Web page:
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The mini game Tiao yi tiao recorded 100 million daily active users on WeChat. Photo: Handout

WeChat launches new mini games as external developers vie to create China’s next mobile craze

Tencent’s popular WeChat app has opened its Mini Program platform to outside developers for the first time and released a new batch of games

WeChat, China’s most popular mobile app that hooked 100 million users to a simple platform-jumping game earlier this year, has launched new mini games from its first collaboration with external developers, opening up a new source of revenue and pipeline of mobile gaming products.

The fresh selection of mini games released on April 4 is composed of a variety of casual card, elimination and numbers games, including one in which a player wins by combining a set of numerals to reach a total number of 2,048, according to mainland tech news site

The outside game developers working with WeChat, the ubiquitous messaging-social media-shopping-gaming-and-payments app operated by Tencent Holdings, will receive from 30 to 50 per cent share of revenue generated from advertisements placed within each game, according to the company’s announcement last month.

The developers are also able to sell virtual products within their games through a digital payment system, which will only be available to Android smartphone gamers. 

Shenzhen-based Tencent will charge a 40 per cent service fee from each of those in-game transactions. 

Tencent, which is listed in Hong Kong, did not immediately respond to inquiries about its external developer scheme for WeChat’s Mini Program.

This platform yielded its first smash hit with Tiao yi tiao, which roughly translates to “Jump Jump”. The simple platform-jumping mobile game recorded 100 million daily active users since it was introduced in late December last year on WeChat, marketed on the mainland as Weixin.

Platform-jumping mobile game Tiao yi tiao has recorded 100 million daily active users since it was introduced in late December last year on WeChat. Photo: Wechat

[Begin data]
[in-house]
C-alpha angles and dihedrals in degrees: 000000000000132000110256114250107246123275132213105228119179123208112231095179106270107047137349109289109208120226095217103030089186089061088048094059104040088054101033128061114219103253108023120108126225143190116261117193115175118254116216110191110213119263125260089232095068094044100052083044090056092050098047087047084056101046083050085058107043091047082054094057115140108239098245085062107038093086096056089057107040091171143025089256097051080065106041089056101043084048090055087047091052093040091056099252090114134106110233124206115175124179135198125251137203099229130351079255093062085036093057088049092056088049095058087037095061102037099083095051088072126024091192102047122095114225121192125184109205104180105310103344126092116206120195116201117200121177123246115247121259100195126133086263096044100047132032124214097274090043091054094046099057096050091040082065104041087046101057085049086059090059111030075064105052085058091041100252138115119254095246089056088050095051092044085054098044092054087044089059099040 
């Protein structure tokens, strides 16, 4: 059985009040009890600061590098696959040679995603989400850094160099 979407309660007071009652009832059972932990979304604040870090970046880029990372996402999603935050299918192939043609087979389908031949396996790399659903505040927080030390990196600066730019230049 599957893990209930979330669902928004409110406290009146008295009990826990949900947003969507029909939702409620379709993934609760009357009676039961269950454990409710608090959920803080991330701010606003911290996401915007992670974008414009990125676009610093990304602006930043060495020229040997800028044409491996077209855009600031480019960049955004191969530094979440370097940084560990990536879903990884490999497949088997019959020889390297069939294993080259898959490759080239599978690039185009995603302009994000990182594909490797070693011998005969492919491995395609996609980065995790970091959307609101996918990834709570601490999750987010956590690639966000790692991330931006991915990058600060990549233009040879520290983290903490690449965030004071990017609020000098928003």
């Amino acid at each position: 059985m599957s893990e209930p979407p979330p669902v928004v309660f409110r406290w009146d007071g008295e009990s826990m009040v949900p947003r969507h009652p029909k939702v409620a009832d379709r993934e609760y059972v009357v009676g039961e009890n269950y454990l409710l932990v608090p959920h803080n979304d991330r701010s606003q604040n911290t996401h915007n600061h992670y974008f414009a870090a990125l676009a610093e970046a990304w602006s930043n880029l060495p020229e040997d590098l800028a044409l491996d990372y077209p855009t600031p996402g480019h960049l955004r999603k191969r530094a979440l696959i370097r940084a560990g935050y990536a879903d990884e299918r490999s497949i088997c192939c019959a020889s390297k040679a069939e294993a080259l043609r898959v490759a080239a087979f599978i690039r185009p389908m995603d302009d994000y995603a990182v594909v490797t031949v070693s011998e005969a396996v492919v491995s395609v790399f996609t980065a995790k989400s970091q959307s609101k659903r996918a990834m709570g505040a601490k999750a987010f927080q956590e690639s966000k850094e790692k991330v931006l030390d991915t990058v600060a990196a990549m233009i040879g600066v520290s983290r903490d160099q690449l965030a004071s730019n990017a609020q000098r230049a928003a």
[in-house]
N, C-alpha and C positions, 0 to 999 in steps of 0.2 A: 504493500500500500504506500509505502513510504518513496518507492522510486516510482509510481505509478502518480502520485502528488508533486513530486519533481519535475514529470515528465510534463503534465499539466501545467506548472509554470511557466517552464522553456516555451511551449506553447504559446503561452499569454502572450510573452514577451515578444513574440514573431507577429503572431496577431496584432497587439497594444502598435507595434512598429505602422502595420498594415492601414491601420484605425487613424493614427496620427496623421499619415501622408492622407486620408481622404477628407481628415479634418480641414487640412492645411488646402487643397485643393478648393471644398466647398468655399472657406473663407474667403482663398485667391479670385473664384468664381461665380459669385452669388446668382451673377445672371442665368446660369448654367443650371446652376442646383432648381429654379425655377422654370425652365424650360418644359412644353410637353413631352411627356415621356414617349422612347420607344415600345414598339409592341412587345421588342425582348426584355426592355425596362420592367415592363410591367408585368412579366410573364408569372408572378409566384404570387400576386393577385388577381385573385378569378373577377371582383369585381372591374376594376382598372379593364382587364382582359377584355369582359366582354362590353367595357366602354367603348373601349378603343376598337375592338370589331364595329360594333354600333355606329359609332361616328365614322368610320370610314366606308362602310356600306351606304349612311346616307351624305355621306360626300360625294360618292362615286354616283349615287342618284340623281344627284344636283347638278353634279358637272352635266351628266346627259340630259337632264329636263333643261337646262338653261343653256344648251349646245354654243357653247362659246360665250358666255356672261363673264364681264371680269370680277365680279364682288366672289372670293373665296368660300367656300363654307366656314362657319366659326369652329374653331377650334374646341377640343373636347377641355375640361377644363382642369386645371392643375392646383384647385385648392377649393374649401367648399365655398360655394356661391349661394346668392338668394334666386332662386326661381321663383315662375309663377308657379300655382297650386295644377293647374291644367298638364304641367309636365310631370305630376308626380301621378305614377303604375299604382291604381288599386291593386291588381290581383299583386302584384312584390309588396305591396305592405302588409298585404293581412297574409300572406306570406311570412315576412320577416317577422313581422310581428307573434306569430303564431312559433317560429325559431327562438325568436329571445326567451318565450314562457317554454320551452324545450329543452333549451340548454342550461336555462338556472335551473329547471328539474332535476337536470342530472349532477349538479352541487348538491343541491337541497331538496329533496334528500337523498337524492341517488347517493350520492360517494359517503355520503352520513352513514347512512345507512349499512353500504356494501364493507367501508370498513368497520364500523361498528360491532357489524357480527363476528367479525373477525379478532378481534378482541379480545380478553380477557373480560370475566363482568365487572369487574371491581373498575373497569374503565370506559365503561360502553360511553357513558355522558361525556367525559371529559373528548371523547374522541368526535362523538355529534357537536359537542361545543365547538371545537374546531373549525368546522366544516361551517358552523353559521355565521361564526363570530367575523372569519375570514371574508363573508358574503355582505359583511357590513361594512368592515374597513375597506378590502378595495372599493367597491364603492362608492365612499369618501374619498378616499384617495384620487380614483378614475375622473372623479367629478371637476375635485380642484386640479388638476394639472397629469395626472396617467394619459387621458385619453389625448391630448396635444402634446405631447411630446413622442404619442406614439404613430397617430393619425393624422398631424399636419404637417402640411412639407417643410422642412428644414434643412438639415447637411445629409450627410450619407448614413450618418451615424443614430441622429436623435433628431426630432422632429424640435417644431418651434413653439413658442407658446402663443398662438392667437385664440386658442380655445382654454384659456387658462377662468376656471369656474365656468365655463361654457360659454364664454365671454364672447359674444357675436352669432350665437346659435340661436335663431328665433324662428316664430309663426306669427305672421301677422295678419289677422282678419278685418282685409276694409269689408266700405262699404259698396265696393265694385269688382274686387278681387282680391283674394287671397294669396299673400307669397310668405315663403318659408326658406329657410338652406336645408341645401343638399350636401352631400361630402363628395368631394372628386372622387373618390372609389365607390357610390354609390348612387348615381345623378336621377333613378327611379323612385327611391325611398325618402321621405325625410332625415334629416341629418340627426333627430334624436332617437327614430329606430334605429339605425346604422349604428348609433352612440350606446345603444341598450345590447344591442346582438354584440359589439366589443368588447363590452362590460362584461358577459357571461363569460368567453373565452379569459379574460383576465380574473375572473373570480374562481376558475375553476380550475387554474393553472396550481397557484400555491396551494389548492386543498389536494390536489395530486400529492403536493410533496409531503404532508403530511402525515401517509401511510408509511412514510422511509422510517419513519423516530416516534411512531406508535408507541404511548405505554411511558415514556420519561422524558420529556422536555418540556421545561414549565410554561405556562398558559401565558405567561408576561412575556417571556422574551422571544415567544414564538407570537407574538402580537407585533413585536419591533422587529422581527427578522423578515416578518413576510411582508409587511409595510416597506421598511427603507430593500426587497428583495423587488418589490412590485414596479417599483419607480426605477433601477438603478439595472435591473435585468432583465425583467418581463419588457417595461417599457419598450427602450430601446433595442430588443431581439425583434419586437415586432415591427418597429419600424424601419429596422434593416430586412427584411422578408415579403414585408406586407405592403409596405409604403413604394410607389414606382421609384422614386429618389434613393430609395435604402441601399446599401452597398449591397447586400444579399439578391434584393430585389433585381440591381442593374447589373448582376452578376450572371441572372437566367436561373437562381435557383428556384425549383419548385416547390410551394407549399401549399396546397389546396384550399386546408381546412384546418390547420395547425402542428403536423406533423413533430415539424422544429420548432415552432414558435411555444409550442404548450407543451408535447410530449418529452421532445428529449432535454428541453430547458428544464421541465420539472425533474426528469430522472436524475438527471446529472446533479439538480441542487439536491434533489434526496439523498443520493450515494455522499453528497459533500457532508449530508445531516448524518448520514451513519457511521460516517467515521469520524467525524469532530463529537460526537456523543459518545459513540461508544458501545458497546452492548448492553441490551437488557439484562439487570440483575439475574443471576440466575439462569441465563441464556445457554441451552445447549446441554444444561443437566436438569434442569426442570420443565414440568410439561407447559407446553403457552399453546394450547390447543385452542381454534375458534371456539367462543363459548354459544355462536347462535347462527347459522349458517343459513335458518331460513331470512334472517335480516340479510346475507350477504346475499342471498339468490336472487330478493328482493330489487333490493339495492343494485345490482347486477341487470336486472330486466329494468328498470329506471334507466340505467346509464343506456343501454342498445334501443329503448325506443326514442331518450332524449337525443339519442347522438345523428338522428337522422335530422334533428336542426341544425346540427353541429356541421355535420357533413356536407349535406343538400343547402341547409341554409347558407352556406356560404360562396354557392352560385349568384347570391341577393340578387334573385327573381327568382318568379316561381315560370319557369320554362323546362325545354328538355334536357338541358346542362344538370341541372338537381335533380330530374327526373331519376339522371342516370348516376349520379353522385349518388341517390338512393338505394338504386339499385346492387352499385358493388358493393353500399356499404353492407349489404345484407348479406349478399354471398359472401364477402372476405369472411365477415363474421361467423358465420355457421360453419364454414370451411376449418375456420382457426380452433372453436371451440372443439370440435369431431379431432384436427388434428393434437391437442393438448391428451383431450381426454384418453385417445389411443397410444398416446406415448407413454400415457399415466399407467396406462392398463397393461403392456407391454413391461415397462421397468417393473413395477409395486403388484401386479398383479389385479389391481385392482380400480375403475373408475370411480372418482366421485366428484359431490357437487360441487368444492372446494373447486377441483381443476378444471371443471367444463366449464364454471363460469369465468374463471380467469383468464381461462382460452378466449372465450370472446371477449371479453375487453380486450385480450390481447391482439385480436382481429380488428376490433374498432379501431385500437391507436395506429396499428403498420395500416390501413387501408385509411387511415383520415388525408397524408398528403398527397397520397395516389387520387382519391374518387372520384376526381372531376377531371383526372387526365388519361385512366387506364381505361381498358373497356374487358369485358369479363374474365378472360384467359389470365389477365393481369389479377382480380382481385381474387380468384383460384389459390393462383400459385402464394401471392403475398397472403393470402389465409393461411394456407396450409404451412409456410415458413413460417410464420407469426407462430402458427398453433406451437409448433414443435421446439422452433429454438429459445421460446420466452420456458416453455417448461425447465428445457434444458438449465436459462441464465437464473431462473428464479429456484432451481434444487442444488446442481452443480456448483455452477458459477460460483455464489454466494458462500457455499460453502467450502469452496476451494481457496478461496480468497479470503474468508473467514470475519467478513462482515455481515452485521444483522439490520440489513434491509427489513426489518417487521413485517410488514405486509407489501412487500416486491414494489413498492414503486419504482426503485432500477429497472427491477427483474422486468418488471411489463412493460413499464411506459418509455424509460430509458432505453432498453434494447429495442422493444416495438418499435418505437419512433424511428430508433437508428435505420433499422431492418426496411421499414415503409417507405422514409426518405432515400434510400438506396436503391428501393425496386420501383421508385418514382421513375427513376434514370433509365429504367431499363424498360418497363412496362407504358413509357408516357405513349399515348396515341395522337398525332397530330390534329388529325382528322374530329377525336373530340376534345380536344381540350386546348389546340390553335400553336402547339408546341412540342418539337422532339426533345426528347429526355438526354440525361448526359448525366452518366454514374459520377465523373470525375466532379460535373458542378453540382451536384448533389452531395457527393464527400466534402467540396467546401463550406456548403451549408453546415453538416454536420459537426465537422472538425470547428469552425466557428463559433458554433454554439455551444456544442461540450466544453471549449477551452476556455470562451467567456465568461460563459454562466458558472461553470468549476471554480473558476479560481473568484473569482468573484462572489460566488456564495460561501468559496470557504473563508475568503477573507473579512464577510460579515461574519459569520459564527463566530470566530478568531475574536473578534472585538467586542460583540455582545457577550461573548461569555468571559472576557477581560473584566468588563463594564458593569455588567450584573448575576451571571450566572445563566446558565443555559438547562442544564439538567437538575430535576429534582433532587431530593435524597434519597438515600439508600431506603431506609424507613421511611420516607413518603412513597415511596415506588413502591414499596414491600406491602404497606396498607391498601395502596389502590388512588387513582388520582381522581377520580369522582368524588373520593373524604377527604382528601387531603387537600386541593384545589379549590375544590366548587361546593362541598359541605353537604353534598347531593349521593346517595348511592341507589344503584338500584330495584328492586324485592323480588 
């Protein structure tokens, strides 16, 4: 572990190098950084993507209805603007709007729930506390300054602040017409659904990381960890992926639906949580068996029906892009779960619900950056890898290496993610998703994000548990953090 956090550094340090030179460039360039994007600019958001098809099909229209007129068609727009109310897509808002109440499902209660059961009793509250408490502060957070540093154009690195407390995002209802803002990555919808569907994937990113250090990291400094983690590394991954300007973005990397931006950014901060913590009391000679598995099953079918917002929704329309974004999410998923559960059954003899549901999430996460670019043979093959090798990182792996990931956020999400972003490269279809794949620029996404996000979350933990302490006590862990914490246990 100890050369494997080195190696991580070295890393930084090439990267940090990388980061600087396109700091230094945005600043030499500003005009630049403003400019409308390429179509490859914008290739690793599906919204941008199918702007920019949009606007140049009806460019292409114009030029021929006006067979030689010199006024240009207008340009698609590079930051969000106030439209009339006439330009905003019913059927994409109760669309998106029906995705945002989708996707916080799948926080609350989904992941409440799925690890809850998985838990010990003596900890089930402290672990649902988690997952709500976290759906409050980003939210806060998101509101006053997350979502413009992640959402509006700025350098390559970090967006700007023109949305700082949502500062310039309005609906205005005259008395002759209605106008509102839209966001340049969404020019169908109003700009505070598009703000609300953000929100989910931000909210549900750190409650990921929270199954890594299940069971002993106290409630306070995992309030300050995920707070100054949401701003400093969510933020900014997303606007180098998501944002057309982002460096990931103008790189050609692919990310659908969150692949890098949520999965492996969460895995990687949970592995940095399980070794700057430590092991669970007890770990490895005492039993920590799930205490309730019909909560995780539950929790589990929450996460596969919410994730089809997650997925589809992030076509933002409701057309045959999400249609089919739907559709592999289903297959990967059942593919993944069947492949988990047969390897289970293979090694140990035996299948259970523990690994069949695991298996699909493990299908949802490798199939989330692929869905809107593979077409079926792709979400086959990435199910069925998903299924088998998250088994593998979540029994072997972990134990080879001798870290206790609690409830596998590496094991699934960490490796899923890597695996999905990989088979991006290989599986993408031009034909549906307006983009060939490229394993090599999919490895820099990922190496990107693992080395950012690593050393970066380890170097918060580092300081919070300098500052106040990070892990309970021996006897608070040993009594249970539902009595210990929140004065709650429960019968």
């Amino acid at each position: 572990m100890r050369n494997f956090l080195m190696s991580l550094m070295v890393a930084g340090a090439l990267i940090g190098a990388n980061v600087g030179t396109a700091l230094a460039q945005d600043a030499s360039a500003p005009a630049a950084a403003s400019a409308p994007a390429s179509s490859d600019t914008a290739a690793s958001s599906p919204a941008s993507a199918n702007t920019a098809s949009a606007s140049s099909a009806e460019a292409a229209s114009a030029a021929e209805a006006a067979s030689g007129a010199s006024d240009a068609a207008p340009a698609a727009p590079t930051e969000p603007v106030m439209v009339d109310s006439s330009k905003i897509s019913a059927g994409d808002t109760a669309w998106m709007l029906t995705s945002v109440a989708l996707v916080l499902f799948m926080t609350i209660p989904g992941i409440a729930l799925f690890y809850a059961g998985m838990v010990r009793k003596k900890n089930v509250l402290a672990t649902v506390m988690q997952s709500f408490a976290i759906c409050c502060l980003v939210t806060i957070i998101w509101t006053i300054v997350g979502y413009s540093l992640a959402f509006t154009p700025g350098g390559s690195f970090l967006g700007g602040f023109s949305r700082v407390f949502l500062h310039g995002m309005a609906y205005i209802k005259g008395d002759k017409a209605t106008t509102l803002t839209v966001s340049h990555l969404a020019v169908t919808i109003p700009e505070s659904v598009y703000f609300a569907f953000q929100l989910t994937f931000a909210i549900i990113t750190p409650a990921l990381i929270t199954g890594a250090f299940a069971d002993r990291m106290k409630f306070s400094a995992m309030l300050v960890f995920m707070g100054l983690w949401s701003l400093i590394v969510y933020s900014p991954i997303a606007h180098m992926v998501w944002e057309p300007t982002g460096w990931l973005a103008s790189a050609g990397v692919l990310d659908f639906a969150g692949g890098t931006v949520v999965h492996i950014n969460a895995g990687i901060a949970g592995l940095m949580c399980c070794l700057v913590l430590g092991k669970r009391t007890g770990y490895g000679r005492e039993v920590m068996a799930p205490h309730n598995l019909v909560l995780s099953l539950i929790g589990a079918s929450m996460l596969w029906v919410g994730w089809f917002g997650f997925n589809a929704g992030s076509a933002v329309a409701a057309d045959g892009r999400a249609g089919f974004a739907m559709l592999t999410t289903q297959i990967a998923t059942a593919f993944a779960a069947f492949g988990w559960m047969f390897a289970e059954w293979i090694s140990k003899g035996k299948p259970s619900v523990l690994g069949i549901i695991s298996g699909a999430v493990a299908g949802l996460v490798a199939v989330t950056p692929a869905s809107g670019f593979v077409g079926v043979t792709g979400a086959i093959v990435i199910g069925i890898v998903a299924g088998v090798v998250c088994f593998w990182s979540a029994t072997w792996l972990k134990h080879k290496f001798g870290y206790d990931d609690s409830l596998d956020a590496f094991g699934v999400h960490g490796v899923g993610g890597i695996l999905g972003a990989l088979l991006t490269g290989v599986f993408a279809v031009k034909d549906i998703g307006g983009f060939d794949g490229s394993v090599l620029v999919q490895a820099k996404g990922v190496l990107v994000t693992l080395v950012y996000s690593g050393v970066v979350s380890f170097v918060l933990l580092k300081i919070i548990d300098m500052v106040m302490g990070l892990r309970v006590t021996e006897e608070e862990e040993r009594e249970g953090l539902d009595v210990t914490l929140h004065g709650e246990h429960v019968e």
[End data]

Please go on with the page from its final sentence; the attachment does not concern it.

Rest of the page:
That mini game’s success at swiftly becoming viral owed a lot to the reach of WeChat, which crossed more than 1 billion monthly active users in February.

With outside developers joining WeChat’s Mini Program platform, which users can access without downloading or installing additional apps, Tencent has intensified efforts to build up its war chest of valuable intellectual property (IP).

Baidu and Alibaba Group Holding, the parent of South China Morning Post, are each ratcheting up the size of their IP assets as they compete in developing various products for China’s vast entertainment and media industry, including in streaming video and music, digital advertising, film and games.

China’s video games market was estimated to be worth US$32.5 billion last year. Photo: Reuters

Total revenue of the entertainment and media industry in China is forecast to reach US$264.3 billion in 2020, up from an estimated US$228.1 billion this year, according to PwC.

China’s video games market was estimated to be worth US$32.5 billion last year, which helped push total global games revenue to a record US$116 billion, according to research firm Newzoo.

“WeChat’s Mini Program saw rapid user adoption to 170 million daily active users, showing early benefits of mini games and Smart Retail strategy that could allow Tencent to expand its offline payment, advertising business and user transactional data,” Jefferies equity analyst Karen Chan said in a report.

Tiao yi tiao’s millions of users had attracted multinational companies like McDonald’s and Nike to advertise on WeChat’s Mini Program in the first quarter of this year.

Tencent, which runs the word’s largest video games business by revenue, currently has a portfolio of 147 mobile games, including blockbuster Honour of Kings with more than 200 million players. 

The company opened its WeChat Mini Program to external developers as a means to have the mini games further grow adoption of WeChat’s social network function, allowing users to compete with their WeChat friends directly or within a chat room. 

While Tencent has become an industry benchmark for creating games that its audience wants, it also has to deal with the growing concern over gaming addiction among the country’s youth. 

Pony Ma Huateng, the chairman and chief executive at Tencent, had to publicly defend the company’s policy on that matter several times in the past quarter. 

“In the future, we will develop guidelines for game content production and operation,” Ma said in a press conference last month.

At the same event, Ma also said social and performance-based advertising “will be a big growth driver for us in the future”.